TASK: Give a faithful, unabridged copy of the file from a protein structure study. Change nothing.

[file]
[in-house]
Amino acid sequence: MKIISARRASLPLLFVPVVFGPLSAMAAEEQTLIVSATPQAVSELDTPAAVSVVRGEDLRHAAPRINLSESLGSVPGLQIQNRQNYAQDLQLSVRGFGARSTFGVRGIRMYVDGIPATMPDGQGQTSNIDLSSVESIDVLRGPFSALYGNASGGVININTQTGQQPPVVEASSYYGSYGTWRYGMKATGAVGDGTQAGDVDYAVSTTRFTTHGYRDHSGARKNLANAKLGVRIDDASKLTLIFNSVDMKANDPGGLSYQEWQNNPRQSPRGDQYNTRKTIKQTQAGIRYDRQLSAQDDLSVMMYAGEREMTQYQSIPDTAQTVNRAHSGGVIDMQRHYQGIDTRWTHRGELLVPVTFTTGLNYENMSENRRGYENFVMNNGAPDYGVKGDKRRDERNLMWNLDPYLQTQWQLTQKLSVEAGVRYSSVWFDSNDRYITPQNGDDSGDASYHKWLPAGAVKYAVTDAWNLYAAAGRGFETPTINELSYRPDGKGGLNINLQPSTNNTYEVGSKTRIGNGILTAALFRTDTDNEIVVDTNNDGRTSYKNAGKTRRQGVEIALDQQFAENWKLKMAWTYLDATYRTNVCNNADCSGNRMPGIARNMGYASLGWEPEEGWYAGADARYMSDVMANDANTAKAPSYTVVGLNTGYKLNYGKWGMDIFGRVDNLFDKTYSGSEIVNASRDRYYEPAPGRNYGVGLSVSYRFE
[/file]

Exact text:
[in-house]
Amino acid sequence: MKIISARRASLPLLFVPVVFGPLSAMAAEEQTLIVSATPQAVSELDTPAAVSVVRGEDLRHAAPRINLSESLGSVPGLQIQNRQNYAQDLQLSVRGFGARSTFGVRGIRMYVDGIPATMPDGQGQTSNIDLSSVESIDVLRGPFSALYGNASGGVININTQTGQQPPVVEASSYYGSYGTWRYGMKATGAVGDGTQAGDVDYAVSTTRFTTHGYRDHSGARKNLANAKLGVRIDDASKLTLIFNSVDMKANDPGGLSYQEWQNNPRQSPRGDQYNTRKTIKQTQAGIRYDRQLSAQDDLSVMMYAGEREMTQYQSIPDTAQTVNRAHSGGVIDMQRHYQGIDTRWTHRGELLVPVTFTTGLNYENMSENRRGYENFVMNNGAPDYGVKGDKRRDERNLMWNLDPYLQTQWQLTQKLSVEAGVRYSSVWFDSNDRYITPQNGDDSGDASYHKWLPAGAVKYAVTDAWNLYAAAGRGFETPTINELSYRPDGKGGLNINLQPSTNNTYEVGSKTRIGNGILTAALFRTDTDNEIVVDTNNDGRTSYKNAGKTRRQGVEIALDQQFAENWKLKMAWTYLDATYRTNVCNNADCSGNRMPGIARNMGYASLGWEPEEGWYAGADARYMSDVMANDANTAKAPSYTVVGLNTGYKLNYGKWGMDIFGRVDNLFDKTYSGSEIVNASRDRYYEPAPGRNYGVGLSVSYRFE